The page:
Re: “Where’s the comparative kill data?” (Aug. 6).
I note letter writer Roger Fielding’s comments about comparative kill ratios of birds with respect to the Wolfe Island wind turbine debate. He goes on to make some good points about the risks associated with pulverized fuel ash from coal-fired power plants.
Where he gets it wrong is where he weighs up the impacts from bird kills and coal-fired plants against the supposed ‘green’ benefits of industrial wind turbines (IWTs).
If Fielding spent a little time doing research into the actual economics and the environmental costs and benefits of industrial wind turbines, he would likely come to the conclusion that is beginning to dawn inexorably even on former wind power advocates like me – they don’t work.
If you examine the numbers (as Wayne Gulden in Ohio seems to have done) it is clear that wind turbines don’t result in any significant reductions in carbon emissions and they don’t contribute to overall reductions in use of coal or other fossil fuels. Some studies actually show that they result in increased carbon and pollution loads since the conventional fossil-fueled ‘backups’ need to be kept running at low (and inefficient) levels so they are available on short notice when the wind dies. Denmark went the large-scale wind energy route in the 1980s and has the highest per capita carbon emissions in Europe. France, with 70% nuclear power, has the lowest.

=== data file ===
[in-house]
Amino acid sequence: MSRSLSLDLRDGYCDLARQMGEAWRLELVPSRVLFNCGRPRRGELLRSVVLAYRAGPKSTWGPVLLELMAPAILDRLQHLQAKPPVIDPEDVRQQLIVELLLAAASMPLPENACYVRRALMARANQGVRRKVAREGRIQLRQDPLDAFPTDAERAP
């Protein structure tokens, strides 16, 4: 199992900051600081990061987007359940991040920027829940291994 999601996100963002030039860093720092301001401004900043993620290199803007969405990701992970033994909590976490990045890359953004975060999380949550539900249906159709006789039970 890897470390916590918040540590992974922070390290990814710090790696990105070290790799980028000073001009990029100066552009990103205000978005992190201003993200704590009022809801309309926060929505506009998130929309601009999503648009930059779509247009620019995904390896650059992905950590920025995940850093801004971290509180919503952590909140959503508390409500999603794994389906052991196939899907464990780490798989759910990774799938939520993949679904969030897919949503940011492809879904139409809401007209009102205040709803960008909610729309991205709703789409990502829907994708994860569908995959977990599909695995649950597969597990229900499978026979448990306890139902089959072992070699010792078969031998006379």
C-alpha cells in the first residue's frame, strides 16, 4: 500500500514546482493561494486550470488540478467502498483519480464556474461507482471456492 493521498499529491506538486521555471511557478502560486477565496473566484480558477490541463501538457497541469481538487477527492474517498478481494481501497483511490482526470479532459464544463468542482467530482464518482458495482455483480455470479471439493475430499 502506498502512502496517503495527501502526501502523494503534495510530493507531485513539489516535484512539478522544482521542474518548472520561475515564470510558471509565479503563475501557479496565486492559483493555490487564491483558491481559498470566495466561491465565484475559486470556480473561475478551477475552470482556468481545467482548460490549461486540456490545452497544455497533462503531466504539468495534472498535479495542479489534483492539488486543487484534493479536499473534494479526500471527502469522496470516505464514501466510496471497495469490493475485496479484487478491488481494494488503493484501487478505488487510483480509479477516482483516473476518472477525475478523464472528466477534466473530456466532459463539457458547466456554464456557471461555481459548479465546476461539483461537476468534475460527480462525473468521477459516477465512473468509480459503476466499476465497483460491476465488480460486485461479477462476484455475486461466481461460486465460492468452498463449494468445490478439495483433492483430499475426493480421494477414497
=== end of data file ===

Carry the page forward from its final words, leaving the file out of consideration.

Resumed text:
The only large-scale economic effect industrial wind turbines have is to funnel subsidy funds and tariffs into developers’ pockets (with a bit left over for the ‘green’ industry to build and maintain the things). You can see the effect on your electricity bills – just last week Utilities Kingston announced an 8% rate hike with more to come. Do you suppose that might have something to do with the subsidy cost of wind turbines and the need to greatly expand distribution systems?
Quite apart from the adverse ecological impacts on birds and bats (and although skyscrapers do kill birds, they are not usually cited in an important migratory flyway as the Wolfe Island wind turbines are), the jury is still out on the human health impacts – but is starting to come in against IWTs.
Recent evidence indicates that the Ontario government-mandated 550-metre setback is woefully inadequate. Nine of the 10 articles in the August 2011 issue of the peer-reviewed Bulletin of Science, Technology & Society (including one by a researcher at Queen’s) relate directly to adverse human health impacts of IWTs. These articles bear out earlier work done, for example, by Michael Nissenbaum in Maine and Bob Thorne in Australia showing potential adverse human health impacts out to distances of the order of 10 kilo-metres.
I used to be an advocate of IWTs – then I actually did some research on them. I suggest Fielding does the same.